A Utah state representative told a Mormon bishop not to report a church member’s sexual abuse, advice that led to seven years of rape and abuse committed by the church member against his own daughters, according to new lawsuit documents.
State Rep. Merrill Nelson (R-UT), a prominent lawyer for the Mormon church, allegedly answered the first call from a help line when Bishop John Herrod told him that Arizona church member Paul Adams had admitted to sexually abusing two of his daughters. For more than two years, Nelson communicated with Herrod and another bishop who knew about the abuse allegations, according to call records, the Associated Press reported.
Nelson told Herrod “that he could be sued if he reported, and the instruction by counsel not to report Paul [Adams] to the authorities was the law in Arizona and had nothing to do with Church doctrine,” according to the plaintiff’s filings. However, as the AP reported, Arizona law allows blanket immunity for those who report child sexual abuse or neglect.
The Church of Jesus Christ of Latter-Day Saints (LDS), commonly known as the Mormon church, issued a statement in August challenging an AP article from earlier that month and explaining the church’s actions.
“In late 2011, Paul Adams made a limited confession to his bishop about a single past incident of abuse of one child,” the church’s statement read. “The bishop then called the help line, where he was advised about how to fully comply with Arizona’s reporting laws. In compliance with that counsel, from that time forward, the bishop repeatedly tried to intervene and encourage reporting.”
The church went on to explain that it counseled Adams to “repent and seek professional help” and asked him and his wife Leizza to report the abuse which they refused to do. According to the statement, church leaders encouraged Adams to move out of his home, and he did temporarily. Following his confession to the bishop, Adams rarely communicated with or attended the church, the statement said. The church also said it did not learn “the extent of the abuse” until 2017, four years after Adams was excommunicated.
The sex abuser’s two daughters and one of his sons are trying to gain access to records from the Mormon church, but the church has refused them based on confidentiality. After a county judge ruled in the victims’ favor to see the records, the Mormon church took the case to the Court of Appeals.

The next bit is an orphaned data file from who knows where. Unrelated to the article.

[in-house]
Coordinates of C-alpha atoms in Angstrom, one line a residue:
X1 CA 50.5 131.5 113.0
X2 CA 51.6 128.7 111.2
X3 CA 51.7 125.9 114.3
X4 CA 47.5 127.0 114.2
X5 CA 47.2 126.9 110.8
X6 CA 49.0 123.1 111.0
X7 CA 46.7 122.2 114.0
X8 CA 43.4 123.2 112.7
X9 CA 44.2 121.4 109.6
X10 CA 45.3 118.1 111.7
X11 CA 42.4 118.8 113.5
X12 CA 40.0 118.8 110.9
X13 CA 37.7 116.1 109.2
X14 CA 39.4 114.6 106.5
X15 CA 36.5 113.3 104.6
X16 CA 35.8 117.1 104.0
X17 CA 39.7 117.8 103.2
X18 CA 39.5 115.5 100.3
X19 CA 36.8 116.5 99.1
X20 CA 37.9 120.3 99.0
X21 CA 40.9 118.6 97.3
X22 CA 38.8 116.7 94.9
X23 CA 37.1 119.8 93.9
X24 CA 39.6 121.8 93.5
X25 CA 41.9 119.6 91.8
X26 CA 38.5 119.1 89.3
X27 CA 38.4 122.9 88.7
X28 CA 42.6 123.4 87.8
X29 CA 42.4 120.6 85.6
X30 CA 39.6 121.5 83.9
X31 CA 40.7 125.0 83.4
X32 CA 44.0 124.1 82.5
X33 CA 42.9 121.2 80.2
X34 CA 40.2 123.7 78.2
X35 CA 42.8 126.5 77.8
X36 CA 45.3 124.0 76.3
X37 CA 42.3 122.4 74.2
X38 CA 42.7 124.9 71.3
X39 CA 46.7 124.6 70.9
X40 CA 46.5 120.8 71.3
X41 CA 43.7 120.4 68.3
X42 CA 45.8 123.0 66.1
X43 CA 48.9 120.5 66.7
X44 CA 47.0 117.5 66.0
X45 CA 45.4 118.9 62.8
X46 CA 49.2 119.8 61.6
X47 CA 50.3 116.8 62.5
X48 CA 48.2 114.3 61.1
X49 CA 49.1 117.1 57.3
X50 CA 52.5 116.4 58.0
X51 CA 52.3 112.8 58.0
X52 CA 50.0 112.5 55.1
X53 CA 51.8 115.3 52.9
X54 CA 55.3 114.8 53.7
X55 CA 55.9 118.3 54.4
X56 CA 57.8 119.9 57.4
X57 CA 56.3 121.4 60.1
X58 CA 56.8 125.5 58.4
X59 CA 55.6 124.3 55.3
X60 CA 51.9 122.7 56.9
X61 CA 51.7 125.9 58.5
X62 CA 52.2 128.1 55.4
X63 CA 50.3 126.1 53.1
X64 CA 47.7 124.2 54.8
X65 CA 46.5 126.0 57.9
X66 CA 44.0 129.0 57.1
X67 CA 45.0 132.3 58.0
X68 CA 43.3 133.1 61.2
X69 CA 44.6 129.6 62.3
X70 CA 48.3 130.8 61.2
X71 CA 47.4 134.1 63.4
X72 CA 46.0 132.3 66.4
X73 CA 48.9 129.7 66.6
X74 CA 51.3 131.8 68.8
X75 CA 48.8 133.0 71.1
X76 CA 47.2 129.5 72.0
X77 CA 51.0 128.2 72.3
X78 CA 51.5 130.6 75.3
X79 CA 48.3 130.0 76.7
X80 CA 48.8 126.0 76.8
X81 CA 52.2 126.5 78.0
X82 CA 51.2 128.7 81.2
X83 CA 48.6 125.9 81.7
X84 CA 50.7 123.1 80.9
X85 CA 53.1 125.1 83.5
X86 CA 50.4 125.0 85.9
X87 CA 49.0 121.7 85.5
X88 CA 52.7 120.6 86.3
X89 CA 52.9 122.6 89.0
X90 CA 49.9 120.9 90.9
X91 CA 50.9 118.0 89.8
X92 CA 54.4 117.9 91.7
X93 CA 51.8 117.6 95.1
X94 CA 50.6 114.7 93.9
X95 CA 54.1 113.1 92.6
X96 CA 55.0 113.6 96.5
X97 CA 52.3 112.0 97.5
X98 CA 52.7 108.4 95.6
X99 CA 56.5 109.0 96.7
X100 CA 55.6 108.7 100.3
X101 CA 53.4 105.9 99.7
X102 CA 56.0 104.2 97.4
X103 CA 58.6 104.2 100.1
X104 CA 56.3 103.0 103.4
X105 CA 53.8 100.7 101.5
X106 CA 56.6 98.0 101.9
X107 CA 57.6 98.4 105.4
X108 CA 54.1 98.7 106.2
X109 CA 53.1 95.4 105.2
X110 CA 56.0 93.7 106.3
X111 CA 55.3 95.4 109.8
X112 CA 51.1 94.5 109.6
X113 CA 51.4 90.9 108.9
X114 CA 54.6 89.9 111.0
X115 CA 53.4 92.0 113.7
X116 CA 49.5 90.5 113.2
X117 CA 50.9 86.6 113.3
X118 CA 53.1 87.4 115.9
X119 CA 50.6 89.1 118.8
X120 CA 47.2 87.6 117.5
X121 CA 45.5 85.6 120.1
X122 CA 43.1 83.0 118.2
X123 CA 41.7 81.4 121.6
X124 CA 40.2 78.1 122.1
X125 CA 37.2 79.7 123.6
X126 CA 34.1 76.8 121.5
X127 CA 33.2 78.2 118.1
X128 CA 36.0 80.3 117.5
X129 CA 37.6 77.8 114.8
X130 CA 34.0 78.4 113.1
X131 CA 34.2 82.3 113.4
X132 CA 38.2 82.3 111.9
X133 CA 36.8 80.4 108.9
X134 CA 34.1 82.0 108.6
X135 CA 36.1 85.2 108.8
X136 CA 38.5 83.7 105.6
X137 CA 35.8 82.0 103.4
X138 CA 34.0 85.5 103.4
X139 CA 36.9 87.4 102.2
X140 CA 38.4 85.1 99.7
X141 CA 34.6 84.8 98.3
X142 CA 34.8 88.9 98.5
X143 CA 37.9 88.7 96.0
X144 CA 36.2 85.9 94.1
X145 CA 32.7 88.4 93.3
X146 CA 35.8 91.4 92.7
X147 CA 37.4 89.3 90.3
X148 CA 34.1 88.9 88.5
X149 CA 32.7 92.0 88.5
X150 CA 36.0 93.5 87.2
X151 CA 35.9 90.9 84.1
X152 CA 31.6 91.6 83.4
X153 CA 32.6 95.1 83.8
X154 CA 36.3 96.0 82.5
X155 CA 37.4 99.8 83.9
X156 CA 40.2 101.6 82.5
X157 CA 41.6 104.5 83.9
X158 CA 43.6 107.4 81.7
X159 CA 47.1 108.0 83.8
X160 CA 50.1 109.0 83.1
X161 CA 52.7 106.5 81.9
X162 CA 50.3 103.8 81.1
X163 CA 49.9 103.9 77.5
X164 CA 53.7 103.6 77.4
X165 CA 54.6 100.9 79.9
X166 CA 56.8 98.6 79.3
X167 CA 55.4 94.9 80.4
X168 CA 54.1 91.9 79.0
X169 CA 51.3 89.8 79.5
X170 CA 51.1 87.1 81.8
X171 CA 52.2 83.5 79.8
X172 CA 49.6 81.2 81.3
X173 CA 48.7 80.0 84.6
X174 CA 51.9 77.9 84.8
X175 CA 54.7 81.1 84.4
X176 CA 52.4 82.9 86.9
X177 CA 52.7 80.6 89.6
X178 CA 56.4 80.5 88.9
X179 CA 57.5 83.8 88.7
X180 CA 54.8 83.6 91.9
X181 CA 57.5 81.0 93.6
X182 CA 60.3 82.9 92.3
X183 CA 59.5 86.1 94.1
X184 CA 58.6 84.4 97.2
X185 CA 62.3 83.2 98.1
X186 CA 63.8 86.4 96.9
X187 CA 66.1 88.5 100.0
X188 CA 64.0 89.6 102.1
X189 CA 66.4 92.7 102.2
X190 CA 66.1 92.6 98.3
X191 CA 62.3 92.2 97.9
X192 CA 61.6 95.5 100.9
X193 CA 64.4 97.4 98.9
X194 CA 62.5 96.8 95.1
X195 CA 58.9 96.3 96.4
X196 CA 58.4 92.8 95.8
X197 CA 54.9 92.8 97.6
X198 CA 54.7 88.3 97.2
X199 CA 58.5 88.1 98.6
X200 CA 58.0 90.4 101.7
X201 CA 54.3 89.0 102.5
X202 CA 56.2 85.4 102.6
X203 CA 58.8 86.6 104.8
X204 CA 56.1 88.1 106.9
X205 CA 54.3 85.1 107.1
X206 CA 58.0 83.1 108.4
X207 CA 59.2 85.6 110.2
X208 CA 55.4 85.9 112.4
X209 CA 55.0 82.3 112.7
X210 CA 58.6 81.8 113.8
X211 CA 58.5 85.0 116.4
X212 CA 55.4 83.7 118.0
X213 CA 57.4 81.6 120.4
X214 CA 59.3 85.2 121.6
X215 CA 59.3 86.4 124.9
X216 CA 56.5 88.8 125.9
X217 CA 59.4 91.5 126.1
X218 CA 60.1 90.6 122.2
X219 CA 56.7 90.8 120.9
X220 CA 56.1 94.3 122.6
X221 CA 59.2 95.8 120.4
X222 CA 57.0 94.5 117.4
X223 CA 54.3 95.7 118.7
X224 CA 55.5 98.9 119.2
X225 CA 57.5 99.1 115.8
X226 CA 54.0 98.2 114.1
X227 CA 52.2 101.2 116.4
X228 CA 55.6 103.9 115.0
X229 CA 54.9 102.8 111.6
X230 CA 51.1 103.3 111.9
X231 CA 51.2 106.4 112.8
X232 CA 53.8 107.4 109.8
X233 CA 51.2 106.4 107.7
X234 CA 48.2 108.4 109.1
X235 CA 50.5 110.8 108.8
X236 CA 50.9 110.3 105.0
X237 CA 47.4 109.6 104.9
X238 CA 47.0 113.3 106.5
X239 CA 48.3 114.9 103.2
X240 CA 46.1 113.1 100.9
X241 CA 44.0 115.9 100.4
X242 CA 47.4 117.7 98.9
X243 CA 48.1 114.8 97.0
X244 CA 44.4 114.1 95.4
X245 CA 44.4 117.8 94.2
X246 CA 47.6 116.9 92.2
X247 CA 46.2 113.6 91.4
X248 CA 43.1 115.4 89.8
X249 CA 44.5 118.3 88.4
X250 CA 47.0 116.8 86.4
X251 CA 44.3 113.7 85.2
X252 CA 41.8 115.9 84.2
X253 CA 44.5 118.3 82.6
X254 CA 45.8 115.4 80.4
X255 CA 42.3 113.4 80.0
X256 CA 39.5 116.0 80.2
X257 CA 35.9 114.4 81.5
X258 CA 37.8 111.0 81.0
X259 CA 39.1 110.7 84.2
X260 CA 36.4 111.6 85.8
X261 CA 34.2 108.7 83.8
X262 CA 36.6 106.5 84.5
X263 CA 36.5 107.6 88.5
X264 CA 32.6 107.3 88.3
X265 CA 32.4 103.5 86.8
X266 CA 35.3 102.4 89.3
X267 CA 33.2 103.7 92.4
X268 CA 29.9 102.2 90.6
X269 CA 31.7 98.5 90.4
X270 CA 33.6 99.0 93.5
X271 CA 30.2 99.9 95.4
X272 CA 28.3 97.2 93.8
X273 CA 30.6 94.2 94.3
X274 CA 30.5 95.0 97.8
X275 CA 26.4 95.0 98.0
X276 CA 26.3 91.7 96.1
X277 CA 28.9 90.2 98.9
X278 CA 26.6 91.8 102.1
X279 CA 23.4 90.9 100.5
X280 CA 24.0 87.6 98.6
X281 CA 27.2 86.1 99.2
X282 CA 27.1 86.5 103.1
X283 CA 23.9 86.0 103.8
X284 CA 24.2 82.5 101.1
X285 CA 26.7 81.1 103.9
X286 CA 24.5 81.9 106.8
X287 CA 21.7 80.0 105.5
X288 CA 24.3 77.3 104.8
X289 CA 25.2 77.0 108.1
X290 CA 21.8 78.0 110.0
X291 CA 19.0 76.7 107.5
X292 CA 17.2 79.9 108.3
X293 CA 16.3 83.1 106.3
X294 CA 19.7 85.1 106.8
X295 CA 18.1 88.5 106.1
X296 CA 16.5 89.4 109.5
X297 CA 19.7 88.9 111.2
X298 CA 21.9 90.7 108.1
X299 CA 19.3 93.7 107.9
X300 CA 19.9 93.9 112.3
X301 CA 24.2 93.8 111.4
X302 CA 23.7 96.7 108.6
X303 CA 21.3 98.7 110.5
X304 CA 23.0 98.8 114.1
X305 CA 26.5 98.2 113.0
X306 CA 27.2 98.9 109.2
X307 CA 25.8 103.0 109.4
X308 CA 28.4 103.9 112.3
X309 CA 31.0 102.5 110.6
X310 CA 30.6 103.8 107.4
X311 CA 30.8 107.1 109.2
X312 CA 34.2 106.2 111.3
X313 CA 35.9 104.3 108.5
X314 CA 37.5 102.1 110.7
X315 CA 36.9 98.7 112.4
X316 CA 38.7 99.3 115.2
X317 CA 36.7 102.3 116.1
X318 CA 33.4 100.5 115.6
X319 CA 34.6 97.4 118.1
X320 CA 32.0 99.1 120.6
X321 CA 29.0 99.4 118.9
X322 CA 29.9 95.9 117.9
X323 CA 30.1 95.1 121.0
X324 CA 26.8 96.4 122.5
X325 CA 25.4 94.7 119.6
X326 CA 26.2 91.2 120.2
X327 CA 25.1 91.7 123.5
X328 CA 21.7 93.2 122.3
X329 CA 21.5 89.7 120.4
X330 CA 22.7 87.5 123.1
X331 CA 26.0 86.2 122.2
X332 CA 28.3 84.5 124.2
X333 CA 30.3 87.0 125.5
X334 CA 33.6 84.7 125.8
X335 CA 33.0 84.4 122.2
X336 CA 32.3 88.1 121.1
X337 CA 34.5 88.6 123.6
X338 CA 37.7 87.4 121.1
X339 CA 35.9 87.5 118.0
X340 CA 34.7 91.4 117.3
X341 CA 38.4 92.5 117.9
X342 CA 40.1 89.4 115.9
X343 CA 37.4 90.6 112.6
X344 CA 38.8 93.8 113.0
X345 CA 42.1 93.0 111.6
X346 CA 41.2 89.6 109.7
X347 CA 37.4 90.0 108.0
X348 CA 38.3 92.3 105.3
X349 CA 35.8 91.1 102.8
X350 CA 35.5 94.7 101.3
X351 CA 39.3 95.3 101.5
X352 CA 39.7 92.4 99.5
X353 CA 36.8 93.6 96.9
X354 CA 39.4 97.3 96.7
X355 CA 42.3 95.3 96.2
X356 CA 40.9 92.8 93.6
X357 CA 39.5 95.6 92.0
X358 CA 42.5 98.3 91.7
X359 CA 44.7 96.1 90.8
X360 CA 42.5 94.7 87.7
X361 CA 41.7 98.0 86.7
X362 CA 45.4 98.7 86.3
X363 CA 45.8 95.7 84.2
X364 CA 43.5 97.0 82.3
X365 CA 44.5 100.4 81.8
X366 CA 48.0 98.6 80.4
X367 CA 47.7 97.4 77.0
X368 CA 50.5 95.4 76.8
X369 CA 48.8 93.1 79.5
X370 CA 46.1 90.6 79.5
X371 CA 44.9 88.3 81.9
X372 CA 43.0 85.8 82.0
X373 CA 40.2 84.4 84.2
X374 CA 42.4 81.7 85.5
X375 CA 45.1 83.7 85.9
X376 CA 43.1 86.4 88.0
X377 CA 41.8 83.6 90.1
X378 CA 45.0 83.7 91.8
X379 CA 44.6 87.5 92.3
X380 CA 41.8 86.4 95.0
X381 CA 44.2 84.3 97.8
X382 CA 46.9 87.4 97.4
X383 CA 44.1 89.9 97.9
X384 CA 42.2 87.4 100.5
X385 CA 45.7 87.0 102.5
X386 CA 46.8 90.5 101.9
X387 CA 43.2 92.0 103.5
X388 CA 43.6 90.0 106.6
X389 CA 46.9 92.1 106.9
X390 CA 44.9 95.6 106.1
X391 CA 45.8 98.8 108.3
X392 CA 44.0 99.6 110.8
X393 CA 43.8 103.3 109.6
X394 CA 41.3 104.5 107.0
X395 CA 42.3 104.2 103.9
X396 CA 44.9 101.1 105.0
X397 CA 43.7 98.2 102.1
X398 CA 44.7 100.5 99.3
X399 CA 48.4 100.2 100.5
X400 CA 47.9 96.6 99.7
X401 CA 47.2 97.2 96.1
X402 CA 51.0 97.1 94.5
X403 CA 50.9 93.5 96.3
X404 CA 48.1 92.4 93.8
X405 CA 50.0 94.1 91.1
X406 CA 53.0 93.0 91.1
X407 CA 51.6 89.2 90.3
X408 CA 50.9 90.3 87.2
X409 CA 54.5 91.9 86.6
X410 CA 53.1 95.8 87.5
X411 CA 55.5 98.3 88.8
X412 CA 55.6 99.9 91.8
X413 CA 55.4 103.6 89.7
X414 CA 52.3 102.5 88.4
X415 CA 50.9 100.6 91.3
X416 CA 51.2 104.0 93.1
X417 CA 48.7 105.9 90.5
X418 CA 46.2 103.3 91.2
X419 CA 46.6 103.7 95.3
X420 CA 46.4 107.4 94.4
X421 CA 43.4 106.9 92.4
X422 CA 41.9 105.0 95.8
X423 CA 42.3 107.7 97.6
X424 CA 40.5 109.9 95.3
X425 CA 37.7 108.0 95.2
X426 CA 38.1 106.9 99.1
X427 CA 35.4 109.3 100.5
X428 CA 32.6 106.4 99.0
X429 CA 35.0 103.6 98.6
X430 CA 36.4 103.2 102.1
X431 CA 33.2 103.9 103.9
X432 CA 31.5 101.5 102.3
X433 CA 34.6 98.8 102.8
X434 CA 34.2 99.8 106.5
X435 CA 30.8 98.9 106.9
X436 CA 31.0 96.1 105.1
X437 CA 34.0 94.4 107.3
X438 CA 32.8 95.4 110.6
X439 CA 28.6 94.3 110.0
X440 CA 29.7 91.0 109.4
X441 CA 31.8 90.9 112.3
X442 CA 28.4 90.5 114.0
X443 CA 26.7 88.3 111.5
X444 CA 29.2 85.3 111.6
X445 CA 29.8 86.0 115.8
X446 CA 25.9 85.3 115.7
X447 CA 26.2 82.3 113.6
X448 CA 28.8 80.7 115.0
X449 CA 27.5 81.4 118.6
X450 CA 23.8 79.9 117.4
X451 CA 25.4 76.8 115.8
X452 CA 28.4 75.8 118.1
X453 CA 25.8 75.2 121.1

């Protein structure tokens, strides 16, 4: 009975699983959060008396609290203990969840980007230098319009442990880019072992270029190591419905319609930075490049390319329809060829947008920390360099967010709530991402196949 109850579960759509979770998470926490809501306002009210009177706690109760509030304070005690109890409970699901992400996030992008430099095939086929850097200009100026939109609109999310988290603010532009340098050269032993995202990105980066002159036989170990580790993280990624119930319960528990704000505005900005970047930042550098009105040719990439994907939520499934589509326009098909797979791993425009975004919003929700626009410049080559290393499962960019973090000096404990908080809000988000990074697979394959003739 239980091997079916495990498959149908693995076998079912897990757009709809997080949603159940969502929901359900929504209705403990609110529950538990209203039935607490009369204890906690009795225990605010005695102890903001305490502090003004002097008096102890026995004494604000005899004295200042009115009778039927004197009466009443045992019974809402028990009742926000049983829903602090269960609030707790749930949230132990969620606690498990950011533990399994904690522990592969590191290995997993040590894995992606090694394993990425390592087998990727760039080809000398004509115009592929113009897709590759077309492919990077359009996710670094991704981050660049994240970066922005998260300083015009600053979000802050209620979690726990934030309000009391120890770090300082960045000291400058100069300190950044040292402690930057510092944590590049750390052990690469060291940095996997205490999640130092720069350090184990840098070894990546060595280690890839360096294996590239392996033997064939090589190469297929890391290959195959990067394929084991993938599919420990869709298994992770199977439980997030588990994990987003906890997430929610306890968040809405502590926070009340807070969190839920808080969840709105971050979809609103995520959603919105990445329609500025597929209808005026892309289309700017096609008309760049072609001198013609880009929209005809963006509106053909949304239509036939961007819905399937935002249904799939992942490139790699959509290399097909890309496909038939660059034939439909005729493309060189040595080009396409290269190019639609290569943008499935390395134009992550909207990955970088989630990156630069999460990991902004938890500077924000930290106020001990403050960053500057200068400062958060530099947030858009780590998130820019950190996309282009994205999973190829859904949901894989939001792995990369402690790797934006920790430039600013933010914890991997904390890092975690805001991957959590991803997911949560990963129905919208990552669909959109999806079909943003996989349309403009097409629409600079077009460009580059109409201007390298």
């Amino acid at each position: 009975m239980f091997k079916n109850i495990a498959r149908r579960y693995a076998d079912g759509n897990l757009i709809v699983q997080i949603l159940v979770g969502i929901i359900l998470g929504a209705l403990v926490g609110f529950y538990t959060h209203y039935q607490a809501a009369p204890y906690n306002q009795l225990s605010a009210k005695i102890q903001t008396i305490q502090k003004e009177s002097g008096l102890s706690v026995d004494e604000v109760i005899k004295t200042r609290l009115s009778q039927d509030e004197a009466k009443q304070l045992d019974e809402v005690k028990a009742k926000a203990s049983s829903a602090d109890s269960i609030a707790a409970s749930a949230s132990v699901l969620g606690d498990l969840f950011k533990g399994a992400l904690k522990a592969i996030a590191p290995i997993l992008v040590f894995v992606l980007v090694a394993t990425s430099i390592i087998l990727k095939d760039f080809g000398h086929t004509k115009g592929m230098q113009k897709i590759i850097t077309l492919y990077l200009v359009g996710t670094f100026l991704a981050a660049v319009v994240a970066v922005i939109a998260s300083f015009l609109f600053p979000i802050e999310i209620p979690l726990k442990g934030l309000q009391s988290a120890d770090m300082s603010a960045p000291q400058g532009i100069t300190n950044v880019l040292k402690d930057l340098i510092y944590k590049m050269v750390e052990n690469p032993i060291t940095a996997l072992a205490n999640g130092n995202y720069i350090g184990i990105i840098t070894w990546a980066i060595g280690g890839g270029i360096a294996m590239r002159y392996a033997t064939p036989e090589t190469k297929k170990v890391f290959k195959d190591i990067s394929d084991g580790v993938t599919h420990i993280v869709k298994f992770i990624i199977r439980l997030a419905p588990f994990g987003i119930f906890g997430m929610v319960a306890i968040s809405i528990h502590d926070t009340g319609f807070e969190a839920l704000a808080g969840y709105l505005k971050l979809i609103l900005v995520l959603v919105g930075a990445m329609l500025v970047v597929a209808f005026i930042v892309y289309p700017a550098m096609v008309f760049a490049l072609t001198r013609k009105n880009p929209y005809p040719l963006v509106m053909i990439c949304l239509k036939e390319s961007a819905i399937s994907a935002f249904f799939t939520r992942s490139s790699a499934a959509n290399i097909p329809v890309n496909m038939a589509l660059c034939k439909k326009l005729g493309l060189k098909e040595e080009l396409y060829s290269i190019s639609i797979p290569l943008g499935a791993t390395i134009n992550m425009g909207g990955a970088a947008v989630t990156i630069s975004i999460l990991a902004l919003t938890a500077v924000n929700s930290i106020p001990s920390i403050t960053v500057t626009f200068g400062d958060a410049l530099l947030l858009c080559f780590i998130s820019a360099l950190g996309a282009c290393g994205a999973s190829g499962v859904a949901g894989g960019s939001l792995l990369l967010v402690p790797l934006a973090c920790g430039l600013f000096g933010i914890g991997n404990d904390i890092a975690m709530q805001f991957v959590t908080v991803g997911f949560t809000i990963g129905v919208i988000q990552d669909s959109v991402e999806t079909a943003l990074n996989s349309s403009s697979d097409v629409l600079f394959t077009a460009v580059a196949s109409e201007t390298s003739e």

According to the new records, Nelson talked with Herrod and one other Mormon bishop from November 2011 to February 2014 after Adams had been excommunicated from the church. Roger Van Komen, manager of the church’s southeast region family services department, said in a deposition that the lawmaker discussed Adams’ abuse with Herrod in those communications.
Adams, who admitted to a pornography addiction, was going to counseling sessions when he reportedly told a bishop that he abused his daughters. Herrod was then reportedly instructed by the church’s lawyers not to contact authorities.
“They said, ‘You absolutely can do nothing,’” Herrod told law enforcement.
Adams raped one of his daughters for up to seven years, while also abusing his infant daughter and recording the abuse to post on the internet. The father of six was finally arrested in 2017 after New Zealand law enforcement officials discovered a video Adams had posted online. He killed himself in custody before his trial.
Adams’ wife Leizza served more than two years in prison for child sex abuse charges, and the couple’s two daughters and son filed a lawsuit in 2021, alleging that the church covered up their parents’ abuse. Before the new lawsuit records had been filed, Nelson told the AP that the church’s help line “did operate as intended.”
“The bishop called the help line and was advised no duty to report it to civil authorities. In fact, could not report because of the clergy privilege,” Nelson said. “It is intended and always has from the beginning been intended to to help victims get the help they need through social services, professional counseling, medical help, legal help, law enforcement.”
Nelson refused to comment on the new records after they were made public.
This article has been updated to include a statement from the Church of Jesus Christ of Latter-Day Saints.